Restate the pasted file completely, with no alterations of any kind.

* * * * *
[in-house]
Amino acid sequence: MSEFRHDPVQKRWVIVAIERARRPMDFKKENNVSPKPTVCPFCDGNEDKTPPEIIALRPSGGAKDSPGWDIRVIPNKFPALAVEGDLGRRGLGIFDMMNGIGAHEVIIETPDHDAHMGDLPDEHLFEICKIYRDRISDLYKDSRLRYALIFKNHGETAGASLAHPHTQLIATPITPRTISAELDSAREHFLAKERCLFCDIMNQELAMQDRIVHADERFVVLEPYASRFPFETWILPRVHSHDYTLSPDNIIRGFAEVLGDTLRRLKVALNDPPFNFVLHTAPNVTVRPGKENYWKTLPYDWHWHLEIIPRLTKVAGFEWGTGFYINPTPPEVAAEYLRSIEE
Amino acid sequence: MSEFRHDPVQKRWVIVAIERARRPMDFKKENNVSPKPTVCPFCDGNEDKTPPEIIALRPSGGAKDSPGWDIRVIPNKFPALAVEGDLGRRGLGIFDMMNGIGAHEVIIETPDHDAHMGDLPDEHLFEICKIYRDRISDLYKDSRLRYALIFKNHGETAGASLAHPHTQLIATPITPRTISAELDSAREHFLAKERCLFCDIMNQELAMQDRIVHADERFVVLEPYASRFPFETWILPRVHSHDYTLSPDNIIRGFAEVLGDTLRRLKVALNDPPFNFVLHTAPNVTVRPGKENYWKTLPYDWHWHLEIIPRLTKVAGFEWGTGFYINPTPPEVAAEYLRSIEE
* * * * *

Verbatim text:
[in-house]
Amino acid sequence: MSEFRHDPVQKRWVIVAIERARRPMDFKKENNVSPKPTVCPFCDGNEDKTPPEIIALRPSGGAKDSPGWDIRVIPNKFPALAVEGDLGRRGLGIFDMMNGIGAHEVIIETPDHDAHMGDLPDEHLFEICKIYRDRISDLYKDSRLRYALIFKNHGETAGASLAHPHTQLIATPITPRTISAELDSAREHFLAKERCLFCDIMNQELAMQDRIVHADERFVVLEPYASRFPFETWILPRVHSHDYTLSPDNIIRGFAEVLGDTLRRLKVALNDPPFNFVLHTAPNVTVRPGKENYWKTLPYDWHWHLEIIPRLTKVAGFEWGTGFYINPTPPEVAAEYLRSIEE
Amino acid sequence: MSEFRHDPVQKRWVIVAIERARRPMDFKKENNVSPKPTVCPFCDGNEDKTPPEIIALRPSGGAKDSPGWDIRVIPNKFPALAVEGDLGRRGLGIFDMMNGIGAHEVIIETPDHDAHMGDLPDEHLFEICKIYRDRISDLYKDSRLRYALIFKNHGETAGASLAHPHTQLIATPITPRTISAELDSAREHFLAKERCLFCDIMNQELAMQDRIVHADERFVVLEPYASRFPFETWILPRVHSHDYTLSPDNIIRGFAEVLGDTLRRLKVALNDPPFNFVLHTAPNVTVRPGKENYWKTLPYDWHWHLEIIPRLTKVAGFEWGTGFYINPTPPEVAAEYLRSIEE